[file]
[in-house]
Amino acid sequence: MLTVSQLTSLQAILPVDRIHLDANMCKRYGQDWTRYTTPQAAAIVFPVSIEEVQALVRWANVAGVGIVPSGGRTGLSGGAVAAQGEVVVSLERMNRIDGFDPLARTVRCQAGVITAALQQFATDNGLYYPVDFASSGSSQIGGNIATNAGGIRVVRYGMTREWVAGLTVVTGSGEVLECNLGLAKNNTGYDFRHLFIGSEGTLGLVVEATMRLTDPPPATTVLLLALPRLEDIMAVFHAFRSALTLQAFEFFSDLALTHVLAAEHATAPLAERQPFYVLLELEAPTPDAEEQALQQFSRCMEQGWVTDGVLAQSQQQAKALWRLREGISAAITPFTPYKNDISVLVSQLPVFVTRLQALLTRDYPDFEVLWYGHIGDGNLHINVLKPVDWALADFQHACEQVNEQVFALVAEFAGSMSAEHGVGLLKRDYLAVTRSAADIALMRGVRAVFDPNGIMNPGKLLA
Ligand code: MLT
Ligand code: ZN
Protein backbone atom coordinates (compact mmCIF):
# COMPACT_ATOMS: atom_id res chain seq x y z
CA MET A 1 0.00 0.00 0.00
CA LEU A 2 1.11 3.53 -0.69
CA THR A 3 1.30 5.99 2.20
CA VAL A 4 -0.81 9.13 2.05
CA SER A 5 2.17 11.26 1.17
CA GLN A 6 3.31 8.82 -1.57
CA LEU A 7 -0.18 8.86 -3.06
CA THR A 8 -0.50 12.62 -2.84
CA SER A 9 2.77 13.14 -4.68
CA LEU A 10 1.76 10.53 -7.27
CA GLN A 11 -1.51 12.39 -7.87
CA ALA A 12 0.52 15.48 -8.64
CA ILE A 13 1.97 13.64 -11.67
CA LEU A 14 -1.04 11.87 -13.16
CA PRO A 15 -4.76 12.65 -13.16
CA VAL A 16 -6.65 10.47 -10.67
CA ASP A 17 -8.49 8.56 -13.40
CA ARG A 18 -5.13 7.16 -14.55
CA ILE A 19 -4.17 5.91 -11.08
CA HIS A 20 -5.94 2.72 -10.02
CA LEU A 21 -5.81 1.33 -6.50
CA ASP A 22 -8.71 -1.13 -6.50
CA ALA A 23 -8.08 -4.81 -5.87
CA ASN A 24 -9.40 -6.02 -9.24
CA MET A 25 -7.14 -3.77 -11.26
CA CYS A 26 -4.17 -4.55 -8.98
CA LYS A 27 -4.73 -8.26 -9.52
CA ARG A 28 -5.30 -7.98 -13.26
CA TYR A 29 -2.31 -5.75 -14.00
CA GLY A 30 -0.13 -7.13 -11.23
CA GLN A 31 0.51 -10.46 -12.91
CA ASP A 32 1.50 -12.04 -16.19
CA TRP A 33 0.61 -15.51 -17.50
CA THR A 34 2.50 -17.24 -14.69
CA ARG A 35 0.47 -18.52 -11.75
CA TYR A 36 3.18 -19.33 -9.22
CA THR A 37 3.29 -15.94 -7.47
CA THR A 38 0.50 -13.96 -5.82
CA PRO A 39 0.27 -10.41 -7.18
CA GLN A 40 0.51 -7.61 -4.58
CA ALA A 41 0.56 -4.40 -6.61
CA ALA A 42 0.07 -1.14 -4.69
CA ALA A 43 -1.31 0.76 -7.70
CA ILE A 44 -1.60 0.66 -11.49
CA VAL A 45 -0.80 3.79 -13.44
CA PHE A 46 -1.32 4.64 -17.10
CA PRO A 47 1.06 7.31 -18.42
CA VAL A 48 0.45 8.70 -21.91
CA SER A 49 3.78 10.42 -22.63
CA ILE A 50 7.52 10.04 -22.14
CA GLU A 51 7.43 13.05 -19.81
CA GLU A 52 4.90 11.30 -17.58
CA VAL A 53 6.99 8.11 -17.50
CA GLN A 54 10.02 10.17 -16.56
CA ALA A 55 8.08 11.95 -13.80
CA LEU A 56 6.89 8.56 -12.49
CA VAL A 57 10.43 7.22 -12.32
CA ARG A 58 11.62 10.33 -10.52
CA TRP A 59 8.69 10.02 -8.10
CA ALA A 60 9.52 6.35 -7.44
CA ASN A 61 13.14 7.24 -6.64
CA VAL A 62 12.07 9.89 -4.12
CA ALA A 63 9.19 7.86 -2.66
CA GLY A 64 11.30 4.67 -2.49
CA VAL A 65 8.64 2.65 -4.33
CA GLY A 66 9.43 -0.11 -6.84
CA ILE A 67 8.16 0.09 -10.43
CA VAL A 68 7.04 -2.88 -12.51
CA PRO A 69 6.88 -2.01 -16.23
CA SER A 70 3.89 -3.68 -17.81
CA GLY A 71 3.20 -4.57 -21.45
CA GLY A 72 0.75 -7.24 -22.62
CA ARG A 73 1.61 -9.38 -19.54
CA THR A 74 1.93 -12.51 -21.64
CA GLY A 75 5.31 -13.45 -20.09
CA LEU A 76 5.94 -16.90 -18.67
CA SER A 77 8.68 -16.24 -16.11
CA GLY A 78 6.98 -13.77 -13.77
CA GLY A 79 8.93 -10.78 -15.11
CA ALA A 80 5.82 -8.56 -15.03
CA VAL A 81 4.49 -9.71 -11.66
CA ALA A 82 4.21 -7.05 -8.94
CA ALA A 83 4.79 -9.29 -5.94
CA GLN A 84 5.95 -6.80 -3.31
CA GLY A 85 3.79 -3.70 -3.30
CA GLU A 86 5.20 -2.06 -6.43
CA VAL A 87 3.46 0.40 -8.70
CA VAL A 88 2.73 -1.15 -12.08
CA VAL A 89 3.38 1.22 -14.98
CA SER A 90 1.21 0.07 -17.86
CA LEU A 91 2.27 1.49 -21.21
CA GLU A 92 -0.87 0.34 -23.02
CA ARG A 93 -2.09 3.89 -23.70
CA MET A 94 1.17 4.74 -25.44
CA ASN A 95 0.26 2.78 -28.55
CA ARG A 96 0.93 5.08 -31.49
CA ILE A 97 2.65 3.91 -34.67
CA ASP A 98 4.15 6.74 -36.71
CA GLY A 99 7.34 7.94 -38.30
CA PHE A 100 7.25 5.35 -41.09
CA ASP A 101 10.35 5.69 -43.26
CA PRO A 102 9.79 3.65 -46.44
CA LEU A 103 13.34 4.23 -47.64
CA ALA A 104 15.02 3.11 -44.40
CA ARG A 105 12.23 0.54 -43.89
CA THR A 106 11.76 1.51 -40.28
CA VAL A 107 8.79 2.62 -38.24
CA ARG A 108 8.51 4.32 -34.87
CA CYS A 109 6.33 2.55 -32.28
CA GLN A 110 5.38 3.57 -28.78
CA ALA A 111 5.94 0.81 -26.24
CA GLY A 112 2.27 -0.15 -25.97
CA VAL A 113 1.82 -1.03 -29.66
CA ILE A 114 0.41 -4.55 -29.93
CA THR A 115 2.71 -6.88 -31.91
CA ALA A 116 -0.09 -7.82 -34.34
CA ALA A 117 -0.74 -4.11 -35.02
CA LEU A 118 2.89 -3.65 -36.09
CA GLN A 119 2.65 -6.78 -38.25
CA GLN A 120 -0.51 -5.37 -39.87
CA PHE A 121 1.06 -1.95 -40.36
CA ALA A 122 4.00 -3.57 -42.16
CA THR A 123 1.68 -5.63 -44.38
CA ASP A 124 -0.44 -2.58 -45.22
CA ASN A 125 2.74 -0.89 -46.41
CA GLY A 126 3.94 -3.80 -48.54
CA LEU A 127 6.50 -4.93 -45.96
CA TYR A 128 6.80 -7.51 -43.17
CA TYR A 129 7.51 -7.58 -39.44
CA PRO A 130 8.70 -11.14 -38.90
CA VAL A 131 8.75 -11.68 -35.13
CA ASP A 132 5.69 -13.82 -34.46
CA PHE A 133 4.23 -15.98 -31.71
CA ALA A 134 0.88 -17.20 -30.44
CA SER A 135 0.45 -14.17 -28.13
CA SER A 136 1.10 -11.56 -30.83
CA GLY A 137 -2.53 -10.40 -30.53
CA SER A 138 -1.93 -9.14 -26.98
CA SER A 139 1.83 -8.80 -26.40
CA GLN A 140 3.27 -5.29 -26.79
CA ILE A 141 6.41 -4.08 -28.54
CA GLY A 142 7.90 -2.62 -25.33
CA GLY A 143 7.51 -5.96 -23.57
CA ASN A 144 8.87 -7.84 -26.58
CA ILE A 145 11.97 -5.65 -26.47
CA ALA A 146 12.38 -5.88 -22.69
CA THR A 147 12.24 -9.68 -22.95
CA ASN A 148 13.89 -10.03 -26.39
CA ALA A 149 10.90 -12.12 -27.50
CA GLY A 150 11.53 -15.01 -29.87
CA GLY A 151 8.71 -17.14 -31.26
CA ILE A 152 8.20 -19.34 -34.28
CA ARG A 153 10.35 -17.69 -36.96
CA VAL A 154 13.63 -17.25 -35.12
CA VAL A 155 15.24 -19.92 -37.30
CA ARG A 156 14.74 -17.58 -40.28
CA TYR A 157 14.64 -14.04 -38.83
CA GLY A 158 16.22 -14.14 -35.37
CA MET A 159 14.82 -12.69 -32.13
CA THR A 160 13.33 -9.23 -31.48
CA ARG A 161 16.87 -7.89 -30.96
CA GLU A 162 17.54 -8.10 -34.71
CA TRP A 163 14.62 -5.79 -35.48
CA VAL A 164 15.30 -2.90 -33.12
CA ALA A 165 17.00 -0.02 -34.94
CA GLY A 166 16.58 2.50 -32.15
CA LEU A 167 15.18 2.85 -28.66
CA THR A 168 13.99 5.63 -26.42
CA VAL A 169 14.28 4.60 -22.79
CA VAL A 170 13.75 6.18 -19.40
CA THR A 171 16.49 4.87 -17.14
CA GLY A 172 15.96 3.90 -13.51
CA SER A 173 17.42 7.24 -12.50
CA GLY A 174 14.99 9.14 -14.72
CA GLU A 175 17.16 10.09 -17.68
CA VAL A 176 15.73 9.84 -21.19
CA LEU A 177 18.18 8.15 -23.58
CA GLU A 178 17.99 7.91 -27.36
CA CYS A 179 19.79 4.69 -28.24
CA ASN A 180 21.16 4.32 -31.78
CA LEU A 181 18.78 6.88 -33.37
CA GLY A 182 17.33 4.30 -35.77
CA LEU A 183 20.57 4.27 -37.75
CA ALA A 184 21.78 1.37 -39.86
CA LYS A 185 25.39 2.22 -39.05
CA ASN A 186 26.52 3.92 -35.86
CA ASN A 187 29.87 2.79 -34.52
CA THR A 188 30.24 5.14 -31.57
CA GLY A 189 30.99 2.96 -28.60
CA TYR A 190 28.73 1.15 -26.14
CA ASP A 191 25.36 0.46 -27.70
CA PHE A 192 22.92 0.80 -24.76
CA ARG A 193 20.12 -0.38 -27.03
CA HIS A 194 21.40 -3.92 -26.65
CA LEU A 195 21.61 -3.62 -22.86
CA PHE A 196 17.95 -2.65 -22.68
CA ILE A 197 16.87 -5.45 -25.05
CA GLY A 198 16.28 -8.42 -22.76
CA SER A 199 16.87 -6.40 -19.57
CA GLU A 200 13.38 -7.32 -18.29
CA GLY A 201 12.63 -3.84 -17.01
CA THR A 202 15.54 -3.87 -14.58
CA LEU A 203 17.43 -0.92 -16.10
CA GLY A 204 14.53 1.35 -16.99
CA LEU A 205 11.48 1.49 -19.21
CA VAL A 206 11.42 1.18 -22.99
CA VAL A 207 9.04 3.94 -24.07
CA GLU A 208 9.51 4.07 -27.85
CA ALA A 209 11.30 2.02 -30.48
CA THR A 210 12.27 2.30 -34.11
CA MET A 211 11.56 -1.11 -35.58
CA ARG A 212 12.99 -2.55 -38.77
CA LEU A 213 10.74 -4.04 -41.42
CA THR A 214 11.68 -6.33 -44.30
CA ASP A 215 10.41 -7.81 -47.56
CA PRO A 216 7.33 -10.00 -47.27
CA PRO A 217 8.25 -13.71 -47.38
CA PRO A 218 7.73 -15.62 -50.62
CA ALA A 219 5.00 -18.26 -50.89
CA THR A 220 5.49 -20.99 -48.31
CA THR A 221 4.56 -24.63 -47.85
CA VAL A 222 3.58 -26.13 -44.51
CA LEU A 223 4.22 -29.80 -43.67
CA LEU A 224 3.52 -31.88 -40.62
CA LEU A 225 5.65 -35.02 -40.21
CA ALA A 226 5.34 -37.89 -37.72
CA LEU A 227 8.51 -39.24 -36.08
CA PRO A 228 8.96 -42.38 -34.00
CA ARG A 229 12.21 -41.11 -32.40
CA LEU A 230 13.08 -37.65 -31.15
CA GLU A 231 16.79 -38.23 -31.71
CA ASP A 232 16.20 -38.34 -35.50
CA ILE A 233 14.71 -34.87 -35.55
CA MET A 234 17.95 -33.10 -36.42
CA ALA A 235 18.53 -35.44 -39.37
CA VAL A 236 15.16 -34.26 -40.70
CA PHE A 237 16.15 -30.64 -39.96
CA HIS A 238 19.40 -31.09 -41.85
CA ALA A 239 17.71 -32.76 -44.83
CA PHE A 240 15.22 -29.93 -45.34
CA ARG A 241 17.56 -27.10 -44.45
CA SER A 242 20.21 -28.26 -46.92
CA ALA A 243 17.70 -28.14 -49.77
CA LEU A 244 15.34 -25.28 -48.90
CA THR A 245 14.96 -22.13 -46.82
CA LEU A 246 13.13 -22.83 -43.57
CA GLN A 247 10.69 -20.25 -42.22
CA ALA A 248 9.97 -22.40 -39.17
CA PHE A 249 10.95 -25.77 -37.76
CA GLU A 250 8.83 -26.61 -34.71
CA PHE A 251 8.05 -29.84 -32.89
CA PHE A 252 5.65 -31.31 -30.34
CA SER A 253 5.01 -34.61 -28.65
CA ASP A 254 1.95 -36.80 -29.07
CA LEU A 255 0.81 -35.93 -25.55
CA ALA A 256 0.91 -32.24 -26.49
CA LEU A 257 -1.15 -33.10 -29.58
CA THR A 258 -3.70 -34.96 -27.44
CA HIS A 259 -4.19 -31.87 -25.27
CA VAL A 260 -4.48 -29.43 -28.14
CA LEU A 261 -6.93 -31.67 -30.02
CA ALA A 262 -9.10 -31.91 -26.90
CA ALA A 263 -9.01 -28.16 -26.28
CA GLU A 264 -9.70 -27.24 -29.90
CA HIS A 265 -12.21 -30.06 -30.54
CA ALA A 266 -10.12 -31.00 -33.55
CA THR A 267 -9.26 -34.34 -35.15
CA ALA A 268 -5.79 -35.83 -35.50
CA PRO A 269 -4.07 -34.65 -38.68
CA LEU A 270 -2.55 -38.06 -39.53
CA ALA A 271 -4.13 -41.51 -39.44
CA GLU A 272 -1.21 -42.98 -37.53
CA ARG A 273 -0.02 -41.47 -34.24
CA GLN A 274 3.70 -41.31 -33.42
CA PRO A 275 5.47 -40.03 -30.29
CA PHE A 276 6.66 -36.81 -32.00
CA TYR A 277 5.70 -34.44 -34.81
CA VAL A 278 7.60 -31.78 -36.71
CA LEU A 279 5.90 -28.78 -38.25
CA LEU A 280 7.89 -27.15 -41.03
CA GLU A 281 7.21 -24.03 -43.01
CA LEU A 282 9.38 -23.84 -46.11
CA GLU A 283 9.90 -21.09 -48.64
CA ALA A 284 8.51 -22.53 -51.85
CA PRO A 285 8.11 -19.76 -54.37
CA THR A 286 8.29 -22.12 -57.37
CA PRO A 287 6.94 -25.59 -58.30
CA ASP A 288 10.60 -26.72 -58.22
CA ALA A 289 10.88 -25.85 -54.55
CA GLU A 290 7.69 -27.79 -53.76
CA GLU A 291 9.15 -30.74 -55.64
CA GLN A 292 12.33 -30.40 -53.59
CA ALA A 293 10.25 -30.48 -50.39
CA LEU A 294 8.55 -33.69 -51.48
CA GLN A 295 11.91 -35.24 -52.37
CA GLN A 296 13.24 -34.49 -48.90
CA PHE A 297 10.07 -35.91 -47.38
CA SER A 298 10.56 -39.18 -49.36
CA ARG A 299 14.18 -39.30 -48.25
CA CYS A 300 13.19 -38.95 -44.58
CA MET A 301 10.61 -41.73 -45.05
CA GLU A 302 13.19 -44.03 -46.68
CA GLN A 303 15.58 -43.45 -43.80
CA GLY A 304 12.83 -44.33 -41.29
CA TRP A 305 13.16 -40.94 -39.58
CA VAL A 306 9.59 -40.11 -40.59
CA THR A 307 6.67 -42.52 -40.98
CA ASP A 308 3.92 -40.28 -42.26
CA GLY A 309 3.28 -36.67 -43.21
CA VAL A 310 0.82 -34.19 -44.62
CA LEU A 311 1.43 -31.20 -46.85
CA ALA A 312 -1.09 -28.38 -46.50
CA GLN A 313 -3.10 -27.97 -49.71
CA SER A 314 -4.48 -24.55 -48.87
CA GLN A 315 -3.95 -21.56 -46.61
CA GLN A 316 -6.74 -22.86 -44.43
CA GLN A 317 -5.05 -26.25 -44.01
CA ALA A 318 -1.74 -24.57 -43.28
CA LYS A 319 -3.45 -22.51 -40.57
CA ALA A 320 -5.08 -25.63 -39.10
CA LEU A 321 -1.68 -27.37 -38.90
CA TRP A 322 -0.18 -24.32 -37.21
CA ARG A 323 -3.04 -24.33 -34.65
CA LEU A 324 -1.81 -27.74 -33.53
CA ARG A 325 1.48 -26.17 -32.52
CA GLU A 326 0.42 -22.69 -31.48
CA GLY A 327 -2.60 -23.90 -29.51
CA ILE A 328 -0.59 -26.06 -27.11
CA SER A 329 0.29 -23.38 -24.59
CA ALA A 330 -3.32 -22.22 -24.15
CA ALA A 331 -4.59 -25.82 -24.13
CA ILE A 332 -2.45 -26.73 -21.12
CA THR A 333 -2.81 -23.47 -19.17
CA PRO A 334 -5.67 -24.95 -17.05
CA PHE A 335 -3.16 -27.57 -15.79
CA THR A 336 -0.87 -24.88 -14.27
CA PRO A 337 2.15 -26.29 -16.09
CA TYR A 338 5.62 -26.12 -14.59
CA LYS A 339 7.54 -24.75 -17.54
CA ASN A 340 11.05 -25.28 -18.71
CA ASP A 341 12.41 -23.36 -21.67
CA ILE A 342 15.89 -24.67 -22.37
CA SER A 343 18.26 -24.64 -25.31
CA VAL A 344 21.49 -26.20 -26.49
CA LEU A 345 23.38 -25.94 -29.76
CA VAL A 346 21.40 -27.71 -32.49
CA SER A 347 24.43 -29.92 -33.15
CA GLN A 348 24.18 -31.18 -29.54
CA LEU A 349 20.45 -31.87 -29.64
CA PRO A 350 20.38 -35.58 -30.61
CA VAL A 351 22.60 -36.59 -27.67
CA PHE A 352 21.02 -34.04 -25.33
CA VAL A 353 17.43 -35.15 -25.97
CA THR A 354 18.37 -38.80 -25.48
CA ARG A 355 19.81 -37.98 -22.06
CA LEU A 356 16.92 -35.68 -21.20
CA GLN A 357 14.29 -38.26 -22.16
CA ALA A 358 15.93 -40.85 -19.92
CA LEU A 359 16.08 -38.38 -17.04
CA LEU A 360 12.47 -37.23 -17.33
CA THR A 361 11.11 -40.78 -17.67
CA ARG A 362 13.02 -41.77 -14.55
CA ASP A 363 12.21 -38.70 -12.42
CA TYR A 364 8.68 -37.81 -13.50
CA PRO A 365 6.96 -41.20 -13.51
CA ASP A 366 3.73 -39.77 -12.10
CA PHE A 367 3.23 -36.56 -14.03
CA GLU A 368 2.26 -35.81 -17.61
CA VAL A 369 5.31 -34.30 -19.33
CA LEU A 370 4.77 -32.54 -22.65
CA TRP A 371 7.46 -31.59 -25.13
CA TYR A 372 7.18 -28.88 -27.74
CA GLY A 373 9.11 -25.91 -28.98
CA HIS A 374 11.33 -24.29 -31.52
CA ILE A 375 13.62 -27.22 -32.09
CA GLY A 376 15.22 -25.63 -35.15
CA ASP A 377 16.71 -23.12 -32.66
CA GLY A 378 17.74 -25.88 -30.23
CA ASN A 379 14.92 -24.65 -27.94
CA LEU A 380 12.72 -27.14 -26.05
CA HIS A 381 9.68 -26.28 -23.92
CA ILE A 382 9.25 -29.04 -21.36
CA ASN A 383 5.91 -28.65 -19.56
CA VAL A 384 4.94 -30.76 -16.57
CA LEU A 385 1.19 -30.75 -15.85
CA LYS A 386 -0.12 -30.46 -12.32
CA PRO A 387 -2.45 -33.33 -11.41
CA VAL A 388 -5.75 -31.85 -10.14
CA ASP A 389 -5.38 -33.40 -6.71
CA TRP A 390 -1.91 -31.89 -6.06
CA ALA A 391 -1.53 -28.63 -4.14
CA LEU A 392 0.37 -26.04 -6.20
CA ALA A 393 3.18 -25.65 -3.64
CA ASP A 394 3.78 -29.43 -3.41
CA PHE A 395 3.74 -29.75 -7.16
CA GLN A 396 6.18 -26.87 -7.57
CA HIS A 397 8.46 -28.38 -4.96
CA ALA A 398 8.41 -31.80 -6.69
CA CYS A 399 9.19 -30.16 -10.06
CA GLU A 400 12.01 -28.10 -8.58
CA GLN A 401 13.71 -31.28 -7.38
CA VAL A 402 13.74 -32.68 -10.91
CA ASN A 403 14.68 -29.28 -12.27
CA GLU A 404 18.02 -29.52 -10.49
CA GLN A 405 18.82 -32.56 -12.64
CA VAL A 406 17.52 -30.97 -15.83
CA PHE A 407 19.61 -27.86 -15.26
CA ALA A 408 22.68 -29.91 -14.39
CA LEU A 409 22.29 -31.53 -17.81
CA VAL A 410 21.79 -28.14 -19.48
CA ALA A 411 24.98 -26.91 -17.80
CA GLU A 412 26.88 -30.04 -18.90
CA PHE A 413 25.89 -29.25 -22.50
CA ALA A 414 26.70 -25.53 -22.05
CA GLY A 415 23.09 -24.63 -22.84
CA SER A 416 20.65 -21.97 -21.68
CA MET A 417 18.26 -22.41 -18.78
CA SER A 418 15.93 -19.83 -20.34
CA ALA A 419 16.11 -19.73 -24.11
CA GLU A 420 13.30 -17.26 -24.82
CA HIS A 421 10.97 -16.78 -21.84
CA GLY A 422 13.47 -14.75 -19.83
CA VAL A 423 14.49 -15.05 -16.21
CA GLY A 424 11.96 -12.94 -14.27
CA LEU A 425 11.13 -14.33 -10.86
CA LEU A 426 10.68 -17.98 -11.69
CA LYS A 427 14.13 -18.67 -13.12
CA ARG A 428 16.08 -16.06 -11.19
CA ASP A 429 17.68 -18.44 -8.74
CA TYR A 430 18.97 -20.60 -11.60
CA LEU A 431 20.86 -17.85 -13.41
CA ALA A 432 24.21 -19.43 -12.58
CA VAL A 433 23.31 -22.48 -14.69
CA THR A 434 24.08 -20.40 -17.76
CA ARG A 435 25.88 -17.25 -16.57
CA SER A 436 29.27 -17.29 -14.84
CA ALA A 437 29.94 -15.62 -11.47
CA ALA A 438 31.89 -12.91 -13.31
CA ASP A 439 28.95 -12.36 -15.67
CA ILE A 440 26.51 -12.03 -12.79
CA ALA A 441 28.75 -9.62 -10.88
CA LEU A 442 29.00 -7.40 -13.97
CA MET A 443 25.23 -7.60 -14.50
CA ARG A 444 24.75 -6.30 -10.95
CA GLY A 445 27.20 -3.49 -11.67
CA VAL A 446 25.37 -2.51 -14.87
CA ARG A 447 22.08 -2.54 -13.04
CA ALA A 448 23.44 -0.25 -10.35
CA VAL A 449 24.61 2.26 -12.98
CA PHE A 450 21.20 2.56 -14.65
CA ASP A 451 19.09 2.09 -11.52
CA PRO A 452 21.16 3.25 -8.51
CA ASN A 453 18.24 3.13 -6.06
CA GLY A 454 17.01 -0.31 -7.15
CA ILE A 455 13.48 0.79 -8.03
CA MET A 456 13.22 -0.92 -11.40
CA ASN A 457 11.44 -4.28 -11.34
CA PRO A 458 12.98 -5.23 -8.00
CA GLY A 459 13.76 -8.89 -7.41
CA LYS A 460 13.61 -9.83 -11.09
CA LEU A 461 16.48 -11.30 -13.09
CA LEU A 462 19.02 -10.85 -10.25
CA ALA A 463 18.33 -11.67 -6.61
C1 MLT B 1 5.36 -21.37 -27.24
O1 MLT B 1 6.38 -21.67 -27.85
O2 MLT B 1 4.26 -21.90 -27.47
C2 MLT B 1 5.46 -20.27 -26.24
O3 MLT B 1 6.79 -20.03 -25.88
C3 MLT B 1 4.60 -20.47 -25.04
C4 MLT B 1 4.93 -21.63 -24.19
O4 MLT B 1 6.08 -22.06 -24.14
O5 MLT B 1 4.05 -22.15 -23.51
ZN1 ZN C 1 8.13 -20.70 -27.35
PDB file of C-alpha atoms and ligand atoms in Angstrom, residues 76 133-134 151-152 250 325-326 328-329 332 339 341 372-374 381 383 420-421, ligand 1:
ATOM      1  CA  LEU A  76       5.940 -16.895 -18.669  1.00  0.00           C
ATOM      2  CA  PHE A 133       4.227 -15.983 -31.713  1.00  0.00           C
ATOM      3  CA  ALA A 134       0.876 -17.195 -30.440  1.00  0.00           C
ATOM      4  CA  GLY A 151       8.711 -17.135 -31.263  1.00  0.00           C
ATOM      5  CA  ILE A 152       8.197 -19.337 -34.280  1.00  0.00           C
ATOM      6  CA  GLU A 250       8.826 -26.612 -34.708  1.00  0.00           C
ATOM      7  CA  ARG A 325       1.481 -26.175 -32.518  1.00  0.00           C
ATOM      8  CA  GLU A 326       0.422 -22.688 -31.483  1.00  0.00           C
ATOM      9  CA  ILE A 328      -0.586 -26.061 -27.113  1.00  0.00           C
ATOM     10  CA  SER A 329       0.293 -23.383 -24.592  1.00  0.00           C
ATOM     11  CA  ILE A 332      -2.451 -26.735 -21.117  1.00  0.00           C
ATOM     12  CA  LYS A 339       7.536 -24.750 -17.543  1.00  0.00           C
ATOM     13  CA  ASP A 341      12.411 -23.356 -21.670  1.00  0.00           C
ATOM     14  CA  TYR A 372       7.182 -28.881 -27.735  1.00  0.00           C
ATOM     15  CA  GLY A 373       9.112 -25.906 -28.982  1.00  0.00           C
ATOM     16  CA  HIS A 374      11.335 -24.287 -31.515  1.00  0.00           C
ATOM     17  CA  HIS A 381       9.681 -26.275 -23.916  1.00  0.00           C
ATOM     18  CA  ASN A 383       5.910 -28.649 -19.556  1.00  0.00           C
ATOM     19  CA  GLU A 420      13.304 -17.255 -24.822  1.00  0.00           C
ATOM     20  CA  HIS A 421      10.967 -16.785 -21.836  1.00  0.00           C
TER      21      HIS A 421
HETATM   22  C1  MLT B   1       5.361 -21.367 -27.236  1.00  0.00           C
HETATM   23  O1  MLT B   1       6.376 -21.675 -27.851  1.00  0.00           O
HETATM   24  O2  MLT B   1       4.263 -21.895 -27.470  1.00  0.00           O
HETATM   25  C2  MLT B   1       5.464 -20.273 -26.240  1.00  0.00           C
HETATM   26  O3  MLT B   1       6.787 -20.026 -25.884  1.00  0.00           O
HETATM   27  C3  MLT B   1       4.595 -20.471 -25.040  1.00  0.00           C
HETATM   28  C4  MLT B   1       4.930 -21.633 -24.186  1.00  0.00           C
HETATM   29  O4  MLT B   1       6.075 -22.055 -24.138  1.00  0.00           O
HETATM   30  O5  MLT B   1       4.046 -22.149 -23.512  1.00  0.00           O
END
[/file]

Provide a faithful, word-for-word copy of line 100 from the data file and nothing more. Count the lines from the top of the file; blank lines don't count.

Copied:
CA MET A 94 1.17 4.74 -25.44